Saturday, May 05, 2007

Multidimensional Critical Theory

I have been reading Best and Kellner’s Postmodern Theory lately, it gives very clear exposition and critique of a number of important postmodern thinkers in relation to social theory. No doubt an important reason for their clarity is to be found in the development of their own position in the areas dealt with. In their last chapter they begin to outline this view which is described as multidimensional and multiperspectival.

Here’s what they say about its multidimensional character:

A multidimensional critical theory will provide an analysis of the relative autonomy of the various levels or domains of social reality and the ways in which they interact to form a specific mode of social organization. A multidimensional critical theory is dialecti­cal and non-reductive. It conceptualizes the connections between the economic, political, social, and cultural dimensions of society and refuses to reduce social phenomena to any one dimension. A dialectical theory describes the mediations, or interconnections, that relate social phenomena to each other and the dominant mode of social organization. (page 263)

Despite their admirable emphasis on a non-reductive social theory, their notion of a “social organisation” strongly suggests the presence of a whole-part scheme. Throughout the book, Best and Kellner have expressed their appreciation for the development of ‘micro-level’ analyses of society, yet time and again they bemoan the loss of a ‘macro-level’ analysis. One of their constant refrains is the “under theorization” of intersubjectivity/political economy/social hegemony and domination and other macro-level phenomena. This is why they need a notion of ‘social organisation’ to function as the ‘whole’ that substantiates macro-analysis, the “social dimensions” are the elements or parts that are the object of microanalysis, these then get connected dialectically in the macro-analyses to give a view of the ‘social organization’.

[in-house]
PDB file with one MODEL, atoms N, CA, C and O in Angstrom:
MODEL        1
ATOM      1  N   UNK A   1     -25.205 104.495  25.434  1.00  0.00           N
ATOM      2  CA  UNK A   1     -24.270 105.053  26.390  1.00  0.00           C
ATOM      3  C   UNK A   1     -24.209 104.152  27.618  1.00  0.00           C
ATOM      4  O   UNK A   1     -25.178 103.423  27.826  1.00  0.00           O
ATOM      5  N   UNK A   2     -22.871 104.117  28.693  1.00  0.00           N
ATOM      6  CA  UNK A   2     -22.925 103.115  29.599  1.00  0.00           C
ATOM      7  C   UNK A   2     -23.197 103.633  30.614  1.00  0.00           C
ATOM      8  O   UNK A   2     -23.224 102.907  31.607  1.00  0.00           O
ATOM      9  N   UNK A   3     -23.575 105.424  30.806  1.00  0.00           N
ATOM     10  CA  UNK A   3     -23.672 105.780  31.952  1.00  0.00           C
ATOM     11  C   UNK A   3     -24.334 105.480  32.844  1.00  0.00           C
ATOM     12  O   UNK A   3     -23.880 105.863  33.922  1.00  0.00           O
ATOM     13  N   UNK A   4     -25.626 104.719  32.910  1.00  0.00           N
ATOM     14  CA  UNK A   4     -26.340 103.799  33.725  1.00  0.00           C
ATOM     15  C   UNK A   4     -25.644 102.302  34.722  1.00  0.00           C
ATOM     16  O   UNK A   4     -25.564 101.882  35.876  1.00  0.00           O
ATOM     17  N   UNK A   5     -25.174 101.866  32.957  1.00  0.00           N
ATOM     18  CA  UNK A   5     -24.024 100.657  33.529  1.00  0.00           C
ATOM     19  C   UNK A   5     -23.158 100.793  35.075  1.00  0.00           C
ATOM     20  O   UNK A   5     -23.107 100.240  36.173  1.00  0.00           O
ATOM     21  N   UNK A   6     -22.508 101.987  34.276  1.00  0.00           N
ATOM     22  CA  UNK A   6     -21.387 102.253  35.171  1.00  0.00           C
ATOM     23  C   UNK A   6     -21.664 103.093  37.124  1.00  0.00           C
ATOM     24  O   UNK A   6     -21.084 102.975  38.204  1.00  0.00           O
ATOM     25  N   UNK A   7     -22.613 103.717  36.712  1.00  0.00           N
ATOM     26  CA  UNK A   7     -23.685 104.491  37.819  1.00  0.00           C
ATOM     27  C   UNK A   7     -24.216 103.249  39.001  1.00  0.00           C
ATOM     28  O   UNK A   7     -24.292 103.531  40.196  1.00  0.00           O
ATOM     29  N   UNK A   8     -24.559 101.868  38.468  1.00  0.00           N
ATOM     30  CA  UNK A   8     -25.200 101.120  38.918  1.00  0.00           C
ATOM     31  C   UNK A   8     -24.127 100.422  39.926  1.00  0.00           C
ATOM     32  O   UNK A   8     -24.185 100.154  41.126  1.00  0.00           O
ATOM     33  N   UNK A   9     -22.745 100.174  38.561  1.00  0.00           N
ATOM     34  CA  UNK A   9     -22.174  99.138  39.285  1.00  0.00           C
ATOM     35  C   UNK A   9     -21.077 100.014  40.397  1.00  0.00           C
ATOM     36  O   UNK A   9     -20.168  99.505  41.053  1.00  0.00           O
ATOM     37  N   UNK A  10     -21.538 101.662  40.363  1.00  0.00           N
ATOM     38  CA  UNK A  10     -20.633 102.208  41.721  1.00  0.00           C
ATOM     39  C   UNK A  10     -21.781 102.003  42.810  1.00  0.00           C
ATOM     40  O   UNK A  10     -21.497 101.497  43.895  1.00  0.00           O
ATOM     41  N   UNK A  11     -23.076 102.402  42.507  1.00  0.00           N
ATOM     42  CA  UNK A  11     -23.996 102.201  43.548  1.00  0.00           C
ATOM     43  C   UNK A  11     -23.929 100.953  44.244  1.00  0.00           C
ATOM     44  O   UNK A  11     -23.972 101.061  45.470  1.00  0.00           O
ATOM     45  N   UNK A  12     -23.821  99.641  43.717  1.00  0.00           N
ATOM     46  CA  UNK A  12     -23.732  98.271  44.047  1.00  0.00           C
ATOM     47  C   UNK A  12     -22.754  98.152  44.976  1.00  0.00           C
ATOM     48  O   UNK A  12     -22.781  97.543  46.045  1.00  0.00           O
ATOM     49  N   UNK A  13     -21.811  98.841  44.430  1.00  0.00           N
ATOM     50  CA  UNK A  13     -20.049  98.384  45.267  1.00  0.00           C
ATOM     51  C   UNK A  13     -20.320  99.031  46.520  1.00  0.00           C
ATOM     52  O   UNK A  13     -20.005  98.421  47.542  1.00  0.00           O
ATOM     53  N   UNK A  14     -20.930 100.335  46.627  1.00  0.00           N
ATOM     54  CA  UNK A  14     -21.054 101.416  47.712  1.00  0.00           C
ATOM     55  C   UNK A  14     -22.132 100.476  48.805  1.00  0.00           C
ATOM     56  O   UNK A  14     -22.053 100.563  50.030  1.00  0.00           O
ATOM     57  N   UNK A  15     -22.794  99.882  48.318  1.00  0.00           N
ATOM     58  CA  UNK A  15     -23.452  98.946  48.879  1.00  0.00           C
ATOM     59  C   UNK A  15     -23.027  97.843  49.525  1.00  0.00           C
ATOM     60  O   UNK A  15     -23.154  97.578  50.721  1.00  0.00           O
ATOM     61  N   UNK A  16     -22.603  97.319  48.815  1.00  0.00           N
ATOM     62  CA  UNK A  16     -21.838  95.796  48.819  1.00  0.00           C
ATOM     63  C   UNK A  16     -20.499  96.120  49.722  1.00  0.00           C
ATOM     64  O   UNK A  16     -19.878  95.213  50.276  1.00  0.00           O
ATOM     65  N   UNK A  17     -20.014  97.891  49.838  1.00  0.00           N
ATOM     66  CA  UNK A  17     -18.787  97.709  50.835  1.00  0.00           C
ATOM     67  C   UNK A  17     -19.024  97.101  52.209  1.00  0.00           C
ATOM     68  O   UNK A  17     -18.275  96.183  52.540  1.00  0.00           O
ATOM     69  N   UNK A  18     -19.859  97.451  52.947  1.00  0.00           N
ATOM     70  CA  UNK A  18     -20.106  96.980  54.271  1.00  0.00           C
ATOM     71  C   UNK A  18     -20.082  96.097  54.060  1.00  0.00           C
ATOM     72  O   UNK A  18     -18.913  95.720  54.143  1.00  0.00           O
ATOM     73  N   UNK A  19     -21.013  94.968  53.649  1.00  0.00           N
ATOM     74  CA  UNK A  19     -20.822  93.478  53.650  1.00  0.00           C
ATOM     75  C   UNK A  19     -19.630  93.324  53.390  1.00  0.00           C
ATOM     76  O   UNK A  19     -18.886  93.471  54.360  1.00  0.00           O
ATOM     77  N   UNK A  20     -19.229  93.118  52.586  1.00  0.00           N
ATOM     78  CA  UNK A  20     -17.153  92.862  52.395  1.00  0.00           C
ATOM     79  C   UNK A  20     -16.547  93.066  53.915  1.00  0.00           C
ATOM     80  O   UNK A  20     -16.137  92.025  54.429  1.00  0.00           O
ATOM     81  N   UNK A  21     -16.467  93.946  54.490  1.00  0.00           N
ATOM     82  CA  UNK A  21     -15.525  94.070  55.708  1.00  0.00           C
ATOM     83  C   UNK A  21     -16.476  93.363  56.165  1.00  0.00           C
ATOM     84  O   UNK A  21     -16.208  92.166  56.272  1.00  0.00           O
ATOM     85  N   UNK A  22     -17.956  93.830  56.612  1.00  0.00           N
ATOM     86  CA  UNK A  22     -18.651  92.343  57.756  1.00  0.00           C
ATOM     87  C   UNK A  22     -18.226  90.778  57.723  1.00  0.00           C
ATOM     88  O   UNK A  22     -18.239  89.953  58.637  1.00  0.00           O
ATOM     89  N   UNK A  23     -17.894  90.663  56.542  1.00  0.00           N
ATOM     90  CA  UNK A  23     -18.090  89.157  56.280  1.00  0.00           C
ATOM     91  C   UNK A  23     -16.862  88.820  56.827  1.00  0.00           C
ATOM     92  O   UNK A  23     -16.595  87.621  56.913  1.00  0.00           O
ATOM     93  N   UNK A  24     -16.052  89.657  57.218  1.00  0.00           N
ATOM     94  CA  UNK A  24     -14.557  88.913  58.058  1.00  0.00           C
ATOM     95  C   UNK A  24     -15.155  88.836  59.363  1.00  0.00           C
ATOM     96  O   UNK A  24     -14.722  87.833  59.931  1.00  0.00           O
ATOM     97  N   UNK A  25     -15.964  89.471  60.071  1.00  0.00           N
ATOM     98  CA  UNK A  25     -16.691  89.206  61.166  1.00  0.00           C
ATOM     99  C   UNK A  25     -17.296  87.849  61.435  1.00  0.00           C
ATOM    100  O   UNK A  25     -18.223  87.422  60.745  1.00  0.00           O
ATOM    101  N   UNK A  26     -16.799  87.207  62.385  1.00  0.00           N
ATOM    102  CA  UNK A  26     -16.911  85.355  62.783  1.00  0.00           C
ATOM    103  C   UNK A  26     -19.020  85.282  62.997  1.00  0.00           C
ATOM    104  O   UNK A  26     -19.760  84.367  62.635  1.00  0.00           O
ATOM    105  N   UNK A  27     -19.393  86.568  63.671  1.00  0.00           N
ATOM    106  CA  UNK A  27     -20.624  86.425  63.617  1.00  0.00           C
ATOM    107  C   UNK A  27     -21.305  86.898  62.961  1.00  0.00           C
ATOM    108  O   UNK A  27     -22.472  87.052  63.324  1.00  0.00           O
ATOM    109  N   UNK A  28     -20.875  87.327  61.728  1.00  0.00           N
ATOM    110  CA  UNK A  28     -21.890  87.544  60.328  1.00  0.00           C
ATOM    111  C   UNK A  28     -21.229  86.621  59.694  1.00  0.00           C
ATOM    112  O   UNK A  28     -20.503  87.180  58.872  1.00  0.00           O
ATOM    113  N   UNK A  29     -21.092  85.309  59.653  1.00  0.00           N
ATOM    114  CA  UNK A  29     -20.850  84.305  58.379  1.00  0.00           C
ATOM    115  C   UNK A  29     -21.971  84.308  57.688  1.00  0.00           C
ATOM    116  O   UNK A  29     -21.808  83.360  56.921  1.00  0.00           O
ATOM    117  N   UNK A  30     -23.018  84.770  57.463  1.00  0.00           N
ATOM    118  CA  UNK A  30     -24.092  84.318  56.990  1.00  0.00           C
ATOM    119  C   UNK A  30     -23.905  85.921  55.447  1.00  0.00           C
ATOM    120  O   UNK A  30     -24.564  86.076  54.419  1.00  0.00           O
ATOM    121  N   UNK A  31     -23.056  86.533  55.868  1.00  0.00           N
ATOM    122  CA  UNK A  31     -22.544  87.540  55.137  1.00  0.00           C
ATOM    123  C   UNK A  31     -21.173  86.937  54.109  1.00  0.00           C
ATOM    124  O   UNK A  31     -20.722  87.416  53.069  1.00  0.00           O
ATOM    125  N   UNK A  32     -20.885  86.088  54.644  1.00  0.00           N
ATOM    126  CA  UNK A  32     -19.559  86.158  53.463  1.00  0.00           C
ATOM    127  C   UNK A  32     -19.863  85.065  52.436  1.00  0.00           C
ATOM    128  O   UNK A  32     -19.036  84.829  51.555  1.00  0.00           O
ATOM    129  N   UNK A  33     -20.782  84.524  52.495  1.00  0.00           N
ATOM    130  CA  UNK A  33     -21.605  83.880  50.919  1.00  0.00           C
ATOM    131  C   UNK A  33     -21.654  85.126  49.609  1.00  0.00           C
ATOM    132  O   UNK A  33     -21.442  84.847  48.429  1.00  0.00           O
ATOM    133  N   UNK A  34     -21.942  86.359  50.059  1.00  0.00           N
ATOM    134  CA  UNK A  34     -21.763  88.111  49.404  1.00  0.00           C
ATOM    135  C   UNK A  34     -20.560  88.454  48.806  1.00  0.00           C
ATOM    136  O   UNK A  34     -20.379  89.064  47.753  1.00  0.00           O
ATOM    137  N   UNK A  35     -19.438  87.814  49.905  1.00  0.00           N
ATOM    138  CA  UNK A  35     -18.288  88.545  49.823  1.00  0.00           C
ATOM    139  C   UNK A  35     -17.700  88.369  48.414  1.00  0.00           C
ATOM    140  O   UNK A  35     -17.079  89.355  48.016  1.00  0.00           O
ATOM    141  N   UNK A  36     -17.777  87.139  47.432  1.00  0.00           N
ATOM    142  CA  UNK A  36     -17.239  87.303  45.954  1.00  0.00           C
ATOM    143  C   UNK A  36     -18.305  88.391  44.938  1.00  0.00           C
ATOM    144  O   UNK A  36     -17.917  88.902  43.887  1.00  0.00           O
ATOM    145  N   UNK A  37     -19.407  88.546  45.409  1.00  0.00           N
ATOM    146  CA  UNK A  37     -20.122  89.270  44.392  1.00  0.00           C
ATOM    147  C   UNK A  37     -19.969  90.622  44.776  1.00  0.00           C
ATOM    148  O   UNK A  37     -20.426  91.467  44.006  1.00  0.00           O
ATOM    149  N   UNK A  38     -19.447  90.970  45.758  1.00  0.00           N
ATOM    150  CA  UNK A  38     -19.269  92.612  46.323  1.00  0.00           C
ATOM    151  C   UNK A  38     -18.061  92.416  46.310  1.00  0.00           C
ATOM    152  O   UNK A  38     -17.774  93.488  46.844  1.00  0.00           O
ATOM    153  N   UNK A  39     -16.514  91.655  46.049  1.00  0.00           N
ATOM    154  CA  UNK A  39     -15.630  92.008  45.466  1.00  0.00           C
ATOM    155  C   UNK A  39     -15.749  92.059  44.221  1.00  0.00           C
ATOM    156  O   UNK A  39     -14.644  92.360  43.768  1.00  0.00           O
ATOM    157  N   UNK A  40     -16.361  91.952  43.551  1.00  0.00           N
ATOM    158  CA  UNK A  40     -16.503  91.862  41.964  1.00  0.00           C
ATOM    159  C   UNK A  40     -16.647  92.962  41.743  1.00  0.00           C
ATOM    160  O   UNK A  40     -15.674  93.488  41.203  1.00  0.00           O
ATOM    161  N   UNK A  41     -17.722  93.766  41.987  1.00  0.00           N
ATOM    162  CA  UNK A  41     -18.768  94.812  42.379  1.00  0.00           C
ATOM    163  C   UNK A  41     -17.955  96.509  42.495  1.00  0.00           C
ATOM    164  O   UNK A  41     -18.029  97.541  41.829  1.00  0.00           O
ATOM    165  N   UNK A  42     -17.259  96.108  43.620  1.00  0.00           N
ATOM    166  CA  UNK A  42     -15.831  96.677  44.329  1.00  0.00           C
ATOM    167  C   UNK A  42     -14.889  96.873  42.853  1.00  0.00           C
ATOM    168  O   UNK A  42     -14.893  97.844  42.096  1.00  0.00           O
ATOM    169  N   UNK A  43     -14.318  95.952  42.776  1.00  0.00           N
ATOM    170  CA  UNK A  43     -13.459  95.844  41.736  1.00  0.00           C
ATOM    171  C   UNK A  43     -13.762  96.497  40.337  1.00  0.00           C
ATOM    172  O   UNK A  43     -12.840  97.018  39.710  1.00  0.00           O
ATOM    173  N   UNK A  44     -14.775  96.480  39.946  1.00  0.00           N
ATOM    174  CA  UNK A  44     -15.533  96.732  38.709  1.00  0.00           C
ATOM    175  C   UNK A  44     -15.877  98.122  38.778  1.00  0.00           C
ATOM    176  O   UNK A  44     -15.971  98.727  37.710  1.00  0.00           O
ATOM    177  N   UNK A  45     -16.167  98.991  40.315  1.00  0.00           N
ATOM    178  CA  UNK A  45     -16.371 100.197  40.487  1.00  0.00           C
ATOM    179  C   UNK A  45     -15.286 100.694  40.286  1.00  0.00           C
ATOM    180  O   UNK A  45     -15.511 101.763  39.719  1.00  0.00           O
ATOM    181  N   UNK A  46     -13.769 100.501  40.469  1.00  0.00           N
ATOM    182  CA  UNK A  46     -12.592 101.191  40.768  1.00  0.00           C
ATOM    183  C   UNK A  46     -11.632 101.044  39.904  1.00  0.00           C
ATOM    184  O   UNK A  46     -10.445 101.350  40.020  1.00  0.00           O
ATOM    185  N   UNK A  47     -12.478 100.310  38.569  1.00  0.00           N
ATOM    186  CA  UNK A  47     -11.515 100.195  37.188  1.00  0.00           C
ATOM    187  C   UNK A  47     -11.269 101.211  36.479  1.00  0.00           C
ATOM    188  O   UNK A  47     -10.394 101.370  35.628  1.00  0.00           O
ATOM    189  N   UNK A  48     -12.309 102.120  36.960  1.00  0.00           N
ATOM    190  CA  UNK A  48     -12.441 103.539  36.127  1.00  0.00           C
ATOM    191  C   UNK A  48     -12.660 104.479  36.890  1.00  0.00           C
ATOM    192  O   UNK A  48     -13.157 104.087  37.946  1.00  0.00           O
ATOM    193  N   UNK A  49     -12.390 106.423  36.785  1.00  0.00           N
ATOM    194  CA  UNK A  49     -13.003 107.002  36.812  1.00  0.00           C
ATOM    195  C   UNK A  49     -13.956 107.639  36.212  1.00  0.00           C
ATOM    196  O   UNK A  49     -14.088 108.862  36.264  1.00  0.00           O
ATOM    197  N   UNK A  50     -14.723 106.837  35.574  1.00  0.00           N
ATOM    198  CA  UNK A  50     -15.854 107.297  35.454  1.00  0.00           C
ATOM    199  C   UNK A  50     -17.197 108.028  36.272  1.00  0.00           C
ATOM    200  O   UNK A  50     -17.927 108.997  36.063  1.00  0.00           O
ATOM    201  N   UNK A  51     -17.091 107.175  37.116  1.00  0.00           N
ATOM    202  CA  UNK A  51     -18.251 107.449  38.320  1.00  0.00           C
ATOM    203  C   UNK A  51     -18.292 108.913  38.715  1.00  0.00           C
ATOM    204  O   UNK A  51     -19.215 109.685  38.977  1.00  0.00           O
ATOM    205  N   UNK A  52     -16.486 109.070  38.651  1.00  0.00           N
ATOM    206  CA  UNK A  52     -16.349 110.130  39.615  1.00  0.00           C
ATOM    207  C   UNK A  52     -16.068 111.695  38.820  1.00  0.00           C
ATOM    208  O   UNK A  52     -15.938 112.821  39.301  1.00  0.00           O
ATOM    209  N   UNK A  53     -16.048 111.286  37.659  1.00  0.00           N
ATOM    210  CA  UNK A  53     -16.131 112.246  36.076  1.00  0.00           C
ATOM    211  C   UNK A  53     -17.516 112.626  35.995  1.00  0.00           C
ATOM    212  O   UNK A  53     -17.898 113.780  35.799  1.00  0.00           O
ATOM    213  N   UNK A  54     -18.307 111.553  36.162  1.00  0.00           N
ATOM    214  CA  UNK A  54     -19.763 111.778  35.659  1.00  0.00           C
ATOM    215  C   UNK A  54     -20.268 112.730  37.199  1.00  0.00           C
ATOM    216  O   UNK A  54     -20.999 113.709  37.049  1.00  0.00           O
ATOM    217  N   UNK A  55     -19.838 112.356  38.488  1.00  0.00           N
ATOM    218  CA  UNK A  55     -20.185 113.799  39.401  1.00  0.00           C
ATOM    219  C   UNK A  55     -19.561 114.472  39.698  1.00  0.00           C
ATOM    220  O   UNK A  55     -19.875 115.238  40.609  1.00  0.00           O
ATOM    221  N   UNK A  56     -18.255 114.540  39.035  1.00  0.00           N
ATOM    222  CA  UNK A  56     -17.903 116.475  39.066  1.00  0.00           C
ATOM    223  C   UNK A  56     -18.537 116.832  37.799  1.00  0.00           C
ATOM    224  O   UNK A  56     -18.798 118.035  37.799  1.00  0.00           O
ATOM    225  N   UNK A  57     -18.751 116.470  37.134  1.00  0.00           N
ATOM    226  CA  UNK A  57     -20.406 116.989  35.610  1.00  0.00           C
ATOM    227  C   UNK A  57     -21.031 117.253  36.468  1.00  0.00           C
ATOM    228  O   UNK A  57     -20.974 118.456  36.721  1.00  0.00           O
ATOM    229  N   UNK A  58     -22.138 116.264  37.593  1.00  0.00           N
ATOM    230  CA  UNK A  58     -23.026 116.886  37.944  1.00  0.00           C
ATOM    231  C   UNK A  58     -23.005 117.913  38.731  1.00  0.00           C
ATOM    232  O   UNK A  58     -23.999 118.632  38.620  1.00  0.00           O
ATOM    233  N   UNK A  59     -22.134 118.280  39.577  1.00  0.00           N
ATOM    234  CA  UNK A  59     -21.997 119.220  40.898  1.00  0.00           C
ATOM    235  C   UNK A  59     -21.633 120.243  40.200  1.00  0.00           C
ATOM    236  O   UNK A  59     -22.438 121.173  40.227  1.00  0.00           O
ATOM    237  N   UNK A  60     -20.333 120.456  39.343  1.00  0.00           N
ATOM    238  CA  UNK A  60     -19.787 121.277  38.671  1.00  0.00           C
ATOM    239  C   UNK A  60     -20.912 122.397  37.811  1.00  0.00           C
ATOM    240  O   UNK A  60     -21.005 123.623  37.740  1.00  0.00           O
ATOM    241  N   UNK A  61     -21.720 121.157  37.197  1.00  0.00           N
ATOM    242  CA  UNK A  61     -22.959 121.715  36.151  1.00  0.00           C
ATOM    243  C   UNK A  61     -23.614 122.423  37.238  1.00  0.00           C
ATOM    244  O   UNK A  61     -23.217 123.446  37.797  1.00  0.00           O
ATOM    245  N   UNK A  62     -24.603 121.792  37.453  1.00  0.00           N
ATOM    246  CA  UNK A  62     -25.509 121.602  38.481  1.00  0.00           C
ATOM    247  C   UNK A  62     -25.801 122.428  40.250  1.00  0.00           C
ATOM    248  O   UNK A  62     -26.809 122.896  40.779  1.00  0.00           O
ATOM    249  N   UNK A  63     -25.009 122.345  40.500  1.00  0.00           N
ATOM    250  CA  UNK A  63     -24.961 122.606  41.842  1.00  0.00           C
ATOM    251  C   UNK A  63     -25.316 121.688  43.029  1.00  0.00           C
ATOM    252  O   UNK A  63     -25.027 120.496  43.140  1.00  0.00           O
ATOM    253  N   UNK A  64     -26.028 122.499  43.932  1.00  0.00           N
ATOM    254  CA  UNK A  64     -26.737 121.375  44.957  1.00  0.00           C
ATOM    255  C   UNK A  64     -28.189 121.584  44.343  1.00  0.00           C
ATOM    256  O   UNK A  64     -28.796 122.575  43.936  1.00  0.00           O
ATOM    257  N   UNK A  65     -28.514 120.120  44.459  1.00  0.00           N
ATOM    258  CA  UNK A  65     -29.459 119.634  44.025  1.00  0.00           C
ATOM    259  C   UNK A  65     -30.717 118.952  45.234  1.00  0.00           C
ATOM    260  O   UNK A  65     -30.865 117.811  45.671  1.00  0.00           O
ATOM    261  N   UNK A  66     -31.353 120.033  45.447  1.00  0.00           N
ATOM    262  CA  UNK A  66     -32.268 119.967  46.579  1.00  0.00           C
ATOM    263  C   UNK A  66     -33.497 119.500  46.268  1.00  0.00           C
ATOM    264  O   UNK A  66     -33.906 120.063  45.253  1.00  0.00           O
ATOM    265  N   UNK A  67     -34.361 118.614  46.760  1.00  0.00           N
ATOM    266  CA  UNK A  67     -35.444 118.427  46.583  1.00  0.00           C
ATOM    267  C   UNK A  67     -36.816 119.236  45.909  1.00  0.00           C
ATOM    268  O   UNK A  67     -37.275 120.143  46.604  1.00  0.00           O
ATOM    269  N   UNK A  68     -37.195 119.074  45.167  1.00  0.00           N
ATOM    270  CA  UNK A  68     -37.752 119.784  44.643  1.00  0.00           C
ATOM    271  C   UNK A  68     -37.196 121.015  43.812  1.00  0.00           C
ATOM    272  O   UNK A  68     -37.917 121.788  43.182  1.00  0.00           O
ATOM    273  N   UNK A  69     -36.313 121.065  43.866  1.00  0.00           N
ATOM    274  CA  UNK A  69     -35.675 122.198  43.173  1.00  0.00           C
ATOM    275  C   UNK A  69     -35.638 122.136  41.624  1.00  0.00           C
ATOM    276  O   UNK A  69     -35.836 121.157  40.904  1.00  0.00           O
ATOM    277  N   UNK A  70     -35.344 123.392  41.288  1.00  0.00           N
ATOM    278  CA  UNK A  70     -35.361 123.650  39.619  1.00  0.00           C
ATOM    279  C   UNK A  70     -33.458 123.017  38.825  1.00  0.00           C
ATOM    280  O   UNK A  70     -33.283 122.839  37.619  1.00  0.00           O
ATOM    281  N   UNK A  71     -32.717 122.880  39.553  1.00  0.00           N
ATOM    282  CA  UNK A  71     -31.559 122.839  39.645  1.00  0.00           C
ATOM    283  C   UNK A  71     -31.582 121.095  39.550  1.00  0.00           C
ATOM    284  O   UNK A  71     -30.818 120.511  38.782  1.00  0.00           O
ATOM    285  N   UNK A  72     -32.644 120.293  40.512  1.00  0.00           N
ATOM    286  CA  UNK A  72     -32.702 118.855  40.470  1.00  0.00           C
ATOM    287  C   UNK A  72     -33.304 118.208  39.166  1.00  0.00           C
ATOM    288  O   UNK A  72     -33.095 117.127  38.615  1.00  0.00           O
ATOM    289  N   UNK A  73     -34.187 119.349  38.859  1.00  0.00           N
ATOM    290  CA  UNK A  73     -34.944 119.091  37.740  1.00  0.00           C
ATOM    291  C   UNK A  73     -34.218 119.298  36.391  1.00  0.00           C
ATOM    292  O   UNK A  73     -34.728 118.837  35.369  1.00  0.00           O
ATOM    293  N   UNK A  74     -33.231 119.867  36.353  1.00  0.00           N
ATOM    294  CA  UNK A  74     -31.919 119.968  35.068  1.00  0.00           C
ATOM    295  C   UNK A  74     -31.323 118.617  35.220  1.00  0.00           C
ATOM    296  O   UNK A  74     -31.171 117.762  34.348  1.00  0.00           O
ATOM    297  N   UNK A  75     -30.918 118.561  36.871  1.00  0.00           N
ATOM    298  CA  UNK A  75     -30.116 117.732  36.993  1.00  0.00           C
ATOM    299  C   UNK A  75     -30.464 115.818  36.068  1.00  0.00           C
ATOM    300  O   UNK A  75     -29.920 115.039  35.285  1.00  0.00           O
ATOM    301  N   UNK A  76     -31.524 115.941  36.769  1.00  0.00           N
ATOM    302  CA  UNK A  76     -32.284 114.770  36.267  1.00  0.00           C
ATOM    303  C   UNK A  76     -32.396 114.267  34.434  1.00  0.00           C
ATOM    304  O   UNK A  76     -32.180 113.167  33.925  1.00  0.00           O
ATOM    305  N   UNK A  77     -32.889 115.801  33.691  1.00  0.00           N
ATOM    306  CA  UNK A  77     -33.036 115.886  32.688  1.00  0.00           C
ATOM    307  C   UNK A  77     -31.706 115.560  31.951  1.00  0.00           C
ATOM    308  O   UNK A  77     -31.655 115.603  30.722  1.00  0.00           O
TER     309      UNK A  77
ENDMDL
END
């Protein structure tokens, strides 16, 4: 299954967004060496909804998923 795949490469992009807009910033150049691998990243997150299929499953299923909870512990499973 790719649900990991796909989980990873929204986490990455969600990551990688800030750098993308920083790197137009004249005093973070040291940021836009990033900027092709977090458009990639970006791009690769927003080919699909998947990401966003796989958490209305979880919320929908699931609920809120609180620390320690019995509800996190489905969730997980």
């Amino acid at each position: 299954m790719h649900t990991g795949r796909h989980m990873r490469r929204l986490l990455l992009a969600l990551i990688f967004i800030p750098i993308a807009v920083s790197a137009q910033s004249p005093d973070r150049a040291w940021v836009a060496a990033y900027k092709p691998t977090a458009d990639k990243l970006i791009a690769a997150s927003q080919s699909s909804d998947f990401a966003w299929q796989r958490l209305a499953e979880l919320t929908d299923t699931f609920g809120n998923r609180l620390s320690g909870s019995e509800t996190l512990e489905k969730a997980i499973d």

Reformational social theory rejects any view of society as a whole; there is no social community that encompass the whole of human life. Instead it insists on the plural structure of society with a differentiation of limited social tasks and responsibilities. The diverse social institutions that take up these tasks, as well as having a limited kind of competence, should be arranged non-hierarchically because they have their meaning within the temporal horizon of creation. An analysis of these diverse social tasks, with the relationships and institutions that respond to them should highlight their qualitative difference wherein is found a diversity of specific norms integral to the carrying out of the specific tasks.

While Best and Kellner recognise an irreducible diversity of social relations their whole-part scheme doesn’t allow them to discern the differentiation of social norms, so while they hold to a normative approach the norms they appeal tend to be quiet general: progressive-regressive, domination-liberation, justice etc.

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